Grave of Mary Blackwell (d.1801)

menai_bridge_grave_mary_blackwellMary Blackwell (d.1801)

Mary Blackwell lived at the ferry house in Porthaethwy (before the town got its English name, Menai Bridge). Then the “Bangor ferry” boat was one of the principal connections between Anglesey and the mainland.

Mary died, aged 59, on 30 November 1801. The inscription on her grave records that her children Robert and Anne “was buried on one of each side of her”.

Mary’s husband Thomas died on 14 December 1822, aged 71. A report of his death in The Cambrian newspaper (published in Swansea) said that he procured universal respect through his “integrity and benevolence”. Below his grave inscription is the instruction: “This stone is not to be removed from hence.”

He died while the Menai Suspension Bridge was mid-way through its construction. The bridge was opposed by ferrymen and other mariners who realised that a fixed crossing would reduce or eliminate their trade. However, the inquiry into the state of the road between Shrewsbury and Holyhead (part of the strategically important London-Dublin coach route) had, in 1811, strongly advised bridging the Menai Strait. It described the Bangor ferry crossing as “at all times inconvenient, often dangerous, and sometimes impracticable from the severity of the weather”.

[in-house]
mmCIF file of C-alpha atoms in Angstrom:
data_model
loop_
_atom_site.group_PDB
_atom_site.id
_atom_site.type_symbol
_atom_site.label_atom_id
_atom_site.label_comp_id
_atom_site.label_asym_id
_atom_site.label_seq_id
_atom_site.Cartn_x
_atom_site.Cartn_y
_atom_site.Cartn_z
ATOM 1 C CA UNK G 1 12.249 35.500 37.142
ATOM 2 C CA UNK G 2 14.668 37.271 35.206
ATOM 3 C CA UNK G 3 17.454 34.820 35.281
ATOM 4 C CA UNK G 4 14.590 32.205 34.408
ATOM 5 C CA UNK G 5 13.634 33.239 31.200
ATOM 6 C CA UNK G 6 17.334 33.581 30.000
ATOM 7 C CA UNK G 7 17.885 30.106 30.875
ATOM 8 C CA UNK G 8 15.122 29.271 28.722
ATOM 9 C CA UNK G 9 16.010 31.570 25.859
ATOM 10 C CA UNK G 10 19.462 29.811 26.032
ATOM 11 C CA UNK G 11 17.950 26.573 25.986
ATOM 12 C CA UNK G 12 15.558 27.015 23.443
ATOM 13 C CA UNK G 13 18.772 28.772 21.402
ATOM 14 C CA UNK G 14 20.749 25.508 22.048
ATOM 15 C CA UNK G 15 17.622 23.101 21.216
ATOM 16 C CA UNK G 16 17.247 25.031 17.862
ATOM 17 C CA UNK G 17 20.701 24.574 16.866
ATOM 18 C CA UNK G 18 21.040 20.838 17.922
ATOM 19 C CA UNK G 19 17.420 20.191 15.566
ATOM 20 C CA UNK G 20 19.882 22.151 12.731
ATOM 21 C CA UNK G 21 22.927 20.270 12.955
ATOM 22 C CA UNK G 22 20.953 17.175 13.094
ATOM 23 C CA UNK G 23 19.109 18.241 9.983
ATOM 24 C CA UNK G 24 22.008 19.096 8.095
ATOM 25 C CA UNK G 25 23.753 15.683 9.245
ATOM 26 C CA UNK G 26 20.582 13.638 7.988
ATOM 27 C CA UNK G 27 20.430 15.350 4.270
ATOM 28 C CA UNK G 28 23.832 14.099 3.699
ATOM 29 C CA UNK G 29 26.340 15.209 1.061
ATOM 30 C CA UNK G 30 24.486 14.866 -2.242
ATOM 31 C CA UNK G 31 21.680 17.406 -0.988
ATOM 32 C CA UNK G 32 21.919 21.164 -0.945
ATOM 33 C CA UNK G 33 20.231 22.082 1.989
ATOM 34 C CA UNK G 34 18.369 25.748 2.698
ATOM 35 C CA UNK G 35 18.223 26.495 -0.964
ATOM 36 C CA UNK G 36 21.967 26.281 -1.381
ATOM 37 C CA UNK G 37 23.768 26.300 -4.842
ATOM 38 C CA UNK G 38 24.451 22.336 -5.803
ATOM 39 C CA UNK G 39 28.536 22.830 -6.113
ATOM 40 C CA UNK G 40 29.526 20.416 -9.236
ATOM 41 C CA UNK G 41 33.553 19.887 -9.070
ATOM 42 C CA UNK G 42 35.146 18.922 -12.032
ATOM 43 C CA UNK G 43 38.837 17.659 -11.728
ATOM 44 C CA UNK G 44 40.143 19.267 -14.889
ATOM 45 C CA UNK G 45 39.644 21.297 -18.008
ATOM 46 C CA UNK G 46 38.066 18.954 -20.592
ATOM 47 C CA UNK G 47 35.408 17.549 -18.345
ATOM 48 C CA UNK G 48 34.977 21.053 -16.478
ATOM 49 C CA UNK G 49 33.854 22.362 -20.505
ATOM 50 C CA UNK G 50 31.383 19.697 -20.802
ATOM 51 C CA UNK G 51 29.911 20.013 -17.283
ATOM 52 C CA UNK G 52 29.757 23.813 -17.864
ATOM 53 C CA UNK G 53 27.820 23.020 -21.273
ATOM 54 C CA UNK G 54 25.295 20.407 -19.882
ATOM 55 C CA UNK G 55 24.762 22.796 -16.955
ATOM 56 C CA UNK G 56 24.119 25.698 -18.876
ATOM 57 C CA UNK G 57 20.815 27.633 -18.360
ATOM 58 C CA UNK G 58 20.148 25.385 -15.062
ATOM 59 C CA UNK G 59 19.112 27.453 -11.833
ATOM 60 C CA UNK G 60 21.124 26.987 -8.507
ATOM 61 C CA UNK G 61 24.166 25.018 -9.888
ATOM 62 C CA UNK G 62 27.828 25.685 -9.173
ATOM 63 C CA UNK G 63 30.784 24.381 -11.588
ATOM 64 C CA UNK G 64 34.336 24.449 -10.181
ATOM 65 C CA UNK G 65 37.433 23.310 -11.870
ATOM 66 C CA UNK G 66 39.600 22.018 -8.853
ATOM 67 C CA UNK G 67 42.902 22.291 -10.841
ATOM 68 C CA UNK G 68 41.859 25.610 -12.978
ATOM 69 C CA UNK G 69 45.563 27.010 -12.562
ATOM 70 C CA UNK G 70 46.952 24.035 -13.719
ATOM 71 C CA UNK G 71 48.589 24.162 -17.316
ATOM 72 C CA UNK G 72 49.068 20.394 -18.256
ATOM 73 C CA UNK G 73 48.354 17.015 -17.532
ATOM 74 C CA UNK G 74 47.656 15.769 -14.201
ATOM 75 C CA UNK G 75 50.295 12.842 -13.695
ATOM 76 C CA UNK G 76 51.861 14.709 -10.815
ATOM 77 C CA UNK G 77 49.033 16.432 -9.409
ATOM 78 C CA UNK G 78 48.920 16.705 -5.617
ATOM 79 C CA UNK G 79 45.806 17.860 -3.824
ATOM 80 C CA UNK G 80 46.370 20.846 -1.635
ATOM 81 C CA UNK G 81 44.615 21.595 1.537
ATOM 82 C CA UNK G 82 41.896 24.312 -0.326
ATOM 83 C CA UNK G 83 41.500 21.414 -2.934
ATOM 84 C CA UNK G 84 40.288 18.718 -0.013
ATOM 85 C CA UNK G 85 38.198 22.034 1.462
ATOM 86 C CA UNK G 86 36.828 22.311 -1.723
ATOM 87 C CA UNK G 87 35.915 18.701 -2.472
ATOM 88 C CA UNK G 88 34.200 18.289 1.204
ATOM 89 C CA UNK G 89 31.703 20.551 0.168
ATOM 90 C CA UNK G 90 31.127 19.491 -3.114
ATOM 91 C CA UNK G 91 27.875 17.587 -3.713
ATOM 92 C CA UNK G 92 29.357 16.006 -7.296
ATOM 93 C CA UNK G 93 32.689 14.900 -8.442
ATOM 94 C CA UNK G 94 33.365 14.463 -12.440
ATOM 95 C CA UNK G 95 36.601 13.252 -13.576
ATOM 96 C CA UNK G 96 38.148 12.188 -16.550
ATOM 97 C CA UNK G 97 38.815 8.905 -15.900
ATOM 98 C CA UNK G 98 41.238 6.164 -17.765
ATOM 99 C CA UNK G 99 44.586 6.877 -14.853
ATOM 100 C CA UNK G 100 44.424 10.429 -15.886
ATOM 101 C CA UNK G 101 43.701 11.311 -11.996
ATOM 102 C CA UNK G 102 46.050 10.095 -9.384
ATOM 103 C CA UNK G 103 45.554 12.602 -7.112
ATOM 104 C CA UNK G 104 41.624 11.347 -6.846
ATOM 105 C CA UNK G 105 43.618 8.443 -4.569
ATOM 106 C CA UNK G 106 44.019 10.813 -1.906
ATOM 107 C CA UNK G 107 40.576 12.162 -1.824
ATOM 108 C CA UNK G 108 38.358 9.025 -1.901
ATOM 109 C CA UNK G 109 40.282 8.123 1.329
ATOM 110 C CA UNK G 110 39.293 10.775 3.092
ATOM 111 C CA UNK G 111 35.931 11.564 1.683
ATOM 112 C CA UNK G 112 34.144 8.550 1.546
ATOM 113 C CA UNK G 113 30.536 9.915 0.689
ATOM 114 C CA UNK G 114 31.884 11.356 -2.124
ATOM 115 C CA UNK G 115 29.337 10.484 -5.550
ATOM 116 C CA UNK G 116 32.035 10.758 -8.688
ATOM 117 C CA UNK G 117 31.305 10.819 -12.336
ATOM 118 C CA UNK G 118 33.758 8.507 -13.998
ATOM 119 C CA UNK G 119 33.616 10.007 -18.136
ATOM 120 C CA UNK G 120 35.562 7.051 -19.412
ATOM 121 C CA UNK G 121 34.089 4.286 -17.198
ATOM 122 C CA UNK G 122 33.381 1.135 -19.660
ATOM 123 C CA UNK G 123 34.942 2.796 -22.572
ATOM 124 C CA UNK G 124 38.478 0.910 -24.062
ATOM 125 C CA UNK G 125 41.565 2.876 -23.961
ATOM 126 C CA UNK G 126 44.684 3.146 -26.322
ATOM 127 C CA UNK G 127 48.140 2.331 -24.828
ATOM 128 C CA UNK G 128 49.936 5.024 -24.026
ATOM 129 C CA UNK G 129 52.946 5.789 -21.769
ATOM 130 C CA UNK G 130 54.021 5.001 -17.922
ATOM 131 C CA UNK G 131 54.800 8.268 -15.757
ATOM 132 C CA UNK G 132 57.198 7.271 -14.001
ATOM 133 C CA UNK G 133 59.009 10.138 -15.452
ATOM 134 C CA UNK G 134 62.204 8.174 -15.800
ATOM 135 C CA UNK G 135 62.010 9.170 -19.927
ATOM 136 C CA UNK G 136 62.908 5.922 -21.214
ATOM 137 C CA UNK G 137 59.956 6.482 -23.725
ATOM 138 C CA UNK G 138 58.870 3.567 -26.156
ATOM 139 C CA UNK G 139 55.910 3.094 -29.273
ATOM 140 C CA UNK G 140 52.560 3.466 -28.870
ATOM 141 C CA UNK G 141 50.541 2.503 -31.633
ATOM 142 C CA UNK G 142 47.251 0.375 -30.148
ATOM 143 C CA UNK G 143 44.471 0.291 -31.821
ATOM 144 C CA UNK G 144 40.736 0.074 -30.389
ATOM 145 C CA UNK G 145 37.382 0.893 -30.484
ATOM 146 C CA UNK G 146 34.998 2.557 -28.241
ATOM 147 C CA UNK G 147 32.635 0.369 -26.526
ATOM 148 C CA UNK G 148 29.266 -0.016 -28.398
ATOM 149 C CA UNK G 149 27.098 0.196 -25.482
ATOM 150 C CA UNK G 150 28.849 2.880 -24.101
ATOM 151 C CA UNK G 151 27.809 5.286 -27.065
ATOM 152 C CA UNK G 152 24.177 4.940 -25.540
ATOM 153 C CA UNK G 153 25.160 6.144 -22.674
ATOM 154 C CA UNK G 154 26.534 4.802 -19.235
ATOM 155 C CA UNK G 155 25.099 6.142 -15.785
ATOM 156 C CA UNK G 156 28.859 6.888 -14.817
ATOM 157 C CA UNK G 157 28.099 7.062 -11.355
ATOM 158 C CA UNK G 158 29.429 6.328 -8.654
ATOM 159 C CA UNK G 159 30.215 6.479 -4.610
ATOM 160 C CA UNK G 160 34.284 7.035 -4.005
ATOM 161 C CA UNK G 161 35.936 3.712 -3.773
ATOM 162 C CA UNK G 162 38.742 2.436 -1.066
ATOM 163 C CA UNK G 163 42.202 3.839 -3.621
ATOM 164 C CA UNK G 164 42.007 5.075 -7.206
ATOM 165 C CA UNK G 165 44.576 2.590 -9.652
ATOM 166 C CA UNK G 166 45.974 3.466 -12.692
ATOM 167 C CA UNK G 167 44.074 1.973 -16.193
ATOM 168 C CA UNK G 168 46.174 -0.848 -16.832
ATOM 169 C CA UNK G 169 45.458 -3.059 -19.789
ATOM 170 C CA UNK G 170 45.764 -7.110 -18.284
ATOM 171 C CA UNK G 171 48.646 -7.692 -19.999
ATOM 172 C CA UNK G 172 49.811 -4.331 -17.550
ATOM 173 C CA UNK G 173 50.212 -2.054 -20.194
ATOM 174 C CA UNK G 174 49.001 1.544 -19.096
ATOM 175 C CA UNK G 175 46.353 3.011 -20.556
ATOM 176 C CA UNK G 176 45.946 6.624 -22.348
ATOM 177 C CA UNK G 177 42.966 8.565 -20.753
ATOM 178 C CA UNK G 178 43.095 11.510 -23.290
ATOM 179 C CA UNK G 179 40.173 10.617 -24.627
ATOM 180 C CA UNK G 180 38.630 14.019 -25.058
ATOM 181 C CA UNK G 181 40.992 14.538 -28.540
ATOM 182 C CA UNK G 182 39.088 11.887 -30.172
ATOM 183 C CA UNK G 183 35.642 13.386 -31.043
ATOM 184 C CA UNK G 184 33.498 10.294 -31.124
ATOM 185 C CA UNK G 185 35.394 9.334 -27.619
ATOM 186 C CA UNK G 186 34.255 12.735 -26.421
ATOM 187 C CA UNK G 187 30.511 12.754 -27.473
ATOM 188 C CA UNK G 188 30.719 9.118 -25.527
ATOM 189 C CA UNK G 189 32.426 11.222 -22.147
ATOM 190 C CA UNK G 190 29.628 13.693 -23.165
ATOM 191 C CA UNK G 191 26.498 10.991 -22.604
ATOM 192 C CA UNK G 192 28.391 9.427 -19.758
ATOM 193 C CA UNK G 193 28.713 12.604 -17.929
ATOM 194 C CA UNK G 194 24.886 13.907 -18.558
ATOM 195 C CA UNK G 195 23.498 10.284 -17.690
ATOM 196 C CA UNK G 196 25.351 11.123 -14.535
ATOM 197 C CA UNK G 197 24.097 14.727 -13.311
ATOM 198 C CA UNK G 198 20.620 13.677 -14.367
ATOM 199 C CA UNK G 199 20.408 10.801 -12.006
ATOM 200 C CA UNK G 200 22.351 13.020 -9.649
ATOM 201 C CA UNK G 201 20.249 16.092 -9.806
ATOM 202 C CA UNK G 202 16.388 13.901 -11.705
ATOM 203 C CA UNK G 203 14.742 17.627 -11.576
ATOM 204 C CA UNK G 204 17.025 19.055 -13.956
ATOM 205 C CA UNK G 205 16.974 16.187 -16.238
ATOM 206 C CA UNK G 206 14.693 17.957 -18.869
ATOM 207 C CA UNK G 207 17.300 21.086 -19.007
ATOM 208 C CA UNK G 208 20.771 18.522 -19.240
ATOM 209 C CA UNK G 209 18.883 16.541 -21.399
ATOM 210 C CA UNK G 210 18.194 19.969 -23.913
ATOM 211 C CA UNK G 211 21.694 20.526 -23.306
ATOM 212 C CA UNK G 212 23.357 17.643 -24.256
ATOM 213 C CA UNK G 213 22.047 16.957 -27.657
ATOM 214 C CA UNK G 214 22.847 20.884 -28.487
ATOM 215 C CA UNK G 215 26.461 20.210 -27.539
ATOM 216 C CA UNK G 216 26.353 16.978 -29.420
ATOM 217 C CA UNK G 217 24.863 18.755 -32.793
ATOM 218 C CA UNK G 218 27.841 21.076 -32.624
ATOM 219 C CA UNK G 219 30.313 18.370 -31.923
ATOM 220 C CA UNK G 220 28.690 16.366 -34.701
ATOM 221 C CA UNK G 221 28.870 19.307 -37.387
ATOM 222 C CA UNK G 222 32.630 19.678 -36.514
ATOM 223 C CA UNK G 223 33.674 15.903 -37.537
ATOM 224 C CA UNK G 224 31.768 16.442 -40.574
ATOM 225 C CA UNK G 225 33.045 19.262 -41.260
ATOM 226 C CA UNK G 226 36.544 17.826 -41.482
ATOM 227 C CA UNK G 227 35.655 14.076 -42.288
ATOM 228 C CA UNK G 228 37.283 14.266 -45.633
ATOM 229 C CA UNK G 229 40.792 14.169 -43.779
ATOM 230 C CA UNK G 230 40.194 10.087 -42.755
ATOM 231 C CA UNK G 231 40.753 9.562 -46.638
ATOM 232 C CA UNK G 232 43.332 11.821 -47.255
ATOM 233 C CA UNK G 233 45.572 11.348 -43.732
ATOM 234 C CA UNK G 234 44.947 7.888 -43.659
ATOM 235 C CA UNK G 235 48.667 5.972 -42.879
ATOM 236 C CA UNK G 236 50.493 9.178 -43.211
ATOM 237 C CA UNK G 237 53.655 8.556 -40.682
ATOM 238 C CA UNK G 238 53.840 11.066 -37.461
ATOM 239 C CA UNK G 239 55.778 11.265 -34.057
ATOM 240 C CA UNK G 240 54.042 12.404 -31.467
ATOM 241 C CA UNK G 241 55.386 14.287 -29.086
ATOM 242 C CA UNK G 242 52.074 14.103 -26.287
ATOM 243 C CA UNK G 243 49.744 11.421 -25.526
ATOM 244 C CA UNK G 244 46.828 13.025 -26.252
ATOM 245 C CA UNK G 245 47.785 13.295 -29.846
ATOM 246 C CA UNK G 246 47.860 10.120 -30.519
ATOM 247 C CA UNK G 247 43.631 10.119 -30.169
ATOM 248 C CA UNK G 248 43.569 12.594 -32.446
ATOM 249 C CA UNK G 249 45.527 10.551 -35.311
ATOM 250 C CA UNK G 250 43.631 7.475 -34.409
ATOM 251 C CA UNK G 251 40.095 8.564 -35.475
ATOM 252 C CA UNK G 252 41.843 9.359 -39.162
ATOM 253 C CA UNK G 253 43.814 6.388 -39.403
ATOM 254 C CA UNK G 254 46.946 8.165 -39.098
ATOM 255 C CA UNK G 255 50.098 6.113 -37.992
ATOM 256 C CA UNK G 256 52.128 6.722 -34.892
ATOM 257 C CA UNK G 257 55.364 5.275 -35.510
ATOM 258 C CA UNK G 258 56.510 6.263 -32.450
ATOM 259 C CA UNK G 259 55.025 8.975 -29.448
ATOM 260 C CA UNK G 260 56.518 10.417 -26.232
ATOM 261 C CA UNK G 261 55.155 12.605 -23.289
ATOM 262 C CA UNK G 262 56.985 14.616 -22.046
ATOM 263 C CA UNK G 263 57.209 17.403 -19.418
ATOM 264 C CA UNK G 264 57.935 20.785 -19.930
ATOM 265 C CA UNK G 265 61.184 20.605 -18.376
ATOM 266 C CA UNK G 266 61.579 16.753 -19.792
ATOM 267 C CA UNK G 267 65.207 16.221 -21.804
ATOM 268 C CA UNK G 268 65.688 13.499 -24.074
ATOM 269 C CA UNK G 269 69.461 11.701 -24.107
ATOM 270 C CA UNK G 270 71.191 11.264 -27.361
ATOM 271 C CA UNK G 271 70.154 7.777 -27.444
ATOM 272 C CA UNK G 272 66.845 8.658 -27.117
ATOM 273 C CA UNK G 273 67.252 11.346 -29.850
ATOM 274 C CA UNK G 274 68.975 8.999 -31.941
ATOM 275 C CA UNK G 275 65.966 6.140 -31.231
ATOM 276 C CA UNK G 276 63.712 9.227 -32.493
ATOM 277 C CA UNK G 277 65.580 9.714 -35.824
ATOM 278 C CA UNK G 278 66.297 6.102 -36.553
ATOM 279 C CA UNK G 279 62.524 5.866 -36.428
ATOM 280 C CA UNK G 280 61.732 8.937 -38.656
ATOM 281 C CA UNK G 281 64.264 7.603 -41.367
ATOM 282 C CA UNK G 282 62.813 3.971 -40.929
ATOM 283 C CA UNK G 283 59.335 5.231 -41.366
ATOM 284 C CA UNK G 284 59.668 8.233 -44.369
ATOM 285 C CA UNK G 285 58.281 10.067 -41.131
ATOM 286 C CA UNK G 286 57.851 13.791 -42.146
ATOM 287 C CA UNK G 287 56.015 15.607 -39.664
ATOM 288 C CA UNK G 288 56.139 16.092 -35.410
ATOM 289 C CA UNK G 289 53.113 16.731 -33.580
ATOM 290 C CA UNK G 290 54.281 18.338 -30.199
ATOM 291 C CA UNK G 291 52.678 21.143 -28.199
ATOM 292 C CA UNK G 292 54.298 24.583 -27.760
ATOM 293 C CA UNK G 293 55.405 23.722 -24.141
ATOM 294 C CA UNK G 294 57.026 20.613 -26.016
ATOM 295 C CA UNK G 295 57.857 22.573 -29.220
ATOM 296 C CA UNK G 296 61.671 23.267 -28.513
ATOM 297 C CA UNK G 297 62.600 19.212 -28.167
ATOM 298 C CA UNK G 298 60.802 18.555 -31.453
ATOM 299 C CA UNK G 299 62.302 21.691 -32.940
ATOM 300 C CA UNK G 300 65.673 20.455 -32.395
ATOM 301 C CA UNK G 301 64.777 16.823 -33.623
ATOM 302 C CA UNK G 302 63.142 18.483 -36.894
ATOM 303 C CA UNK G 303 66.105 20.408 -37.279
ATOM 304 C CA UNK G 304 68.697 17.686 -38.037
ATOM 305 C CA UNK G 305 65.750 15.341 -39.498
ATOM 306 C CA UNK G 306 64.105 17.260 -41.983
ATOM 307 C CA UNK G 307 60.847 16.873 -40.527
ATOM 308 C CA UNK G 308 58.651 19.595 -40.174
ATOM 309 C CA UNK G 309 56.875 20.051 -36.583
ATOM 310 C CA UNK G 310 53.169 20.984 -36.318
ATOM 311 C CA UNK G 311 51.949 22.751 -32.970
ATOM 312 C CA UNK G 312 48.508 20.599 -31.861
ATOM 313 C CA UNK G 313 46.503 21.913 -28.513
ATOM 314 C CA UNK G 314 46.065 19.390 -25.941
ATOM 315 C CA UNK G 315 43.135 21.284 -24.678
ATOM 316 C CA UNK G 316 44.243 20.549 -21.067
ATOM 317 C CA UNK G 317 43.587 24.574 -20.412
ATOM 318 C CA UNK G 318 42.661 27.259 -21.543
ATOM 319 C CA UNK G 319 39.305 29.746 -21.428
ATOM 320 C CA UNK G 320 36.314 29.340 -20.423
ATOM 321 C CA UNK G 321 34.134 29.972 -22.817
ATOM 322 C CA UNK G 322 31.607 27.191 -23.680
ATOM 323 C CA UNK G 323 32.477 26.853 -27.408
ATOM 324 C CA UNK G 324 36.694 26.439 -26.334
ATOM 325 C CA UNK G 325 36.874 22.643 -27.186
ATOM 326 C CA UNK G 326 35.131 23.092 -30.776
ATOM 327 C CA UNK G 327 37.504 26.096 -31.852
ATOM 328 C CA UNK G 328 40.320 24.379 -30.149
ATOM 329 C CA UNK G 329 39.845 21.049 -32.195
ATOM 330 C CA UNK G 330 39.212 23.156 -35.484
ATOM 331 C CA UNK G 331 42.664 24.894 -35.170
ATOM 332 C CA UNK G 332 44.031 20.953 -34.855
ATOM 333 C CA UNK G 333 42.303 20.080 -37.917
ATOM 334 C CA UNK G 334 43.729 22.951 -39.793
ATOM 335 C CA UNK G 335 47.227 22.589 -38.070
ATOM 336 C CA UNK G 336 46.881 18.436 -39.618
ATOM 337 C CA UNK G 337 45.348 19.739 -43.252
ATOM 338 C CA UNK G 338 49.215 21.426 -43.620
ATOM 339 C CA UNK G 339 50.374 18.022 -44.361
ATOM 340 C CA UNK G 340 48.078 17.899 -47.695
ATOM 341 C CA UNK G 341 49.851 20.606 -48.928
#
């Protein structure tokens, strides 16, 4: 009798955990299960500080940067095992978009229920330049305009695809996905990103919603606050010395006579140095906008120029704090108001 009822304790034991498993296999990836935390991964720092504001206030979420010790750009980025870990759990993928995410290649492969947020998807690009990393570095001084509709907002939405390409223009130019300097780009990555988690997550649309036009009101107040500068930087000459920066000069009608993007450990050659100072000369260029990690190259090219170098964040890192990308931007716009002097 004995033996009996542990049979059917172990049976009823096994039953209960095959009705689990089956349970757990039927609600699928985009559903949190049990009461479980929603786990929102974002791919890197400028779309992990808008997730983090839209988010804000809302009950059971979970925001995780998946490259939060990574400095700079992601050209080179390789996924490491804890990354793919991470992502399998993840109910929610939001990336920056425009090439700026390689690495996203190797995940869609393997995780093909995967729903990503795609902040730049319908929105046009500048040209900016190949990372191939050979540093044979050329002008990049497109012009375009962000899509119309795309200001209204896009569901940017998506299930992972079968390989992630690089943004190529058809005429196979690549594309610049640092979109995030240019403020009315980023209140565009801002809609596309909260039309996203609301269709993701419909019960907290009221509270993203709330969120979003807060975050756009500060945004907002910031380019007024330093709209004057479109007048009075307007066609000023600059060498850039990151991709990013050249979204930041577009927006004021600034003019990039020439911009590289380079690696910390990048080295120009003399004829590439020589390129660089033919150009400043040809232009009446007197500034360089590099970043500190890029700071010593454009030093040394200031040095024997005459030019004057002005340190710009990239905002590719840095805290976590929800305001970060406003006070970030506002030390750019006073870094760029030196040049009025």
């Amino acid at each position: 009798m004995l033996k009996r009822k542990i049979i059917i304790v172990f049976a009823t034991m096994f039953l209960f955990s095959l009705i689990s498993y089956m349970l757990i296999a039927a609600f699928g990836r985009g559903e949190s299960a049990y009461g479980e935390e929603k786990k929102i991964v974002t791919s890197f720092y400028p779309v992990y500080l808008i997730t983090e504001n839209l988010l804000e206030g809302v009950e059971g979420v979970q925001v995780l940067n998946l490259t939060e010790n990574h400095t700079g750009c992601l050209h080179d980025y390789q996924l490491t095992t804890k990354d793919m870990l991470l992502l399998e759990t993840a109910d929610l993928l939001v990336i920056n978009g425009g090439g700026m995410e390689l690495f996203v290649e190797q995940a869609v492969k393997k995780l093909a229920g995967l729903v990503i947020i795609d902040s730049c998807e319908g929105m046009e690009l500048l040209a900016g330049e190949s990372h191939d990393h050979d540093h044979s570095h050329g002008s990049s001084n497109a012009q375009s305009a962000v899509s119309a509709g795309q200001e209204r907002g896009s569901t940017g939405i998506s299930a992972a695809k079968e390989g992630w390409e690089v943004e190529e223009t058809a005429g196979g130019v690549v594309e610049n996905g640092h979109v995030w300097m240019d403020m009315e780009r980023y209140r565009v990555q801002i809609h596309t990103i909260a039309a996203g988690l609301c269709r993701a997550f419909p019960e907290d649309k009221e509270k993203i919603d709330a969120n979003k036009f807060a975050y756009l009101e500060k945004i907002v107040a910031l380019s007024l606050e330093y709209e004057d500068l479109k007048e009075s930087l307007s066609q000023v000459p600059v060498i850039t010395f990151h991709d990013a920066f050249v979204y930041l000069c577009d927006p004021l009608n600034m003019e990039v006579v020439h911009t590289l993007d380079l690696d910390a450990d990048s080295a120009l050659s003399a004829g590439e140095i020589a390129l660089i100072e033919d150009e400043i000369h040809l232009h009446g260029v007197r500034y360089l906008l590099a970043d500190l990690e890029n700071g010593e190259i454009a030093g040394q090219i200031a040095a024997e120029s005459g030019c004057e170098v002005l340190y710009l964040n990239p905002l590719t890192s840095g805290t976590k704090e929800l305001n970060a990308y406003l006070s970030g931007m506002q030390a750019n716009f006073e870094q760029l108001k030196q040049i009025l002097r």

The company which held the rights to operate the Bangor ferry was paid more than £26,000 in compensation for loss of future trade – about £2.4m in today’s money.

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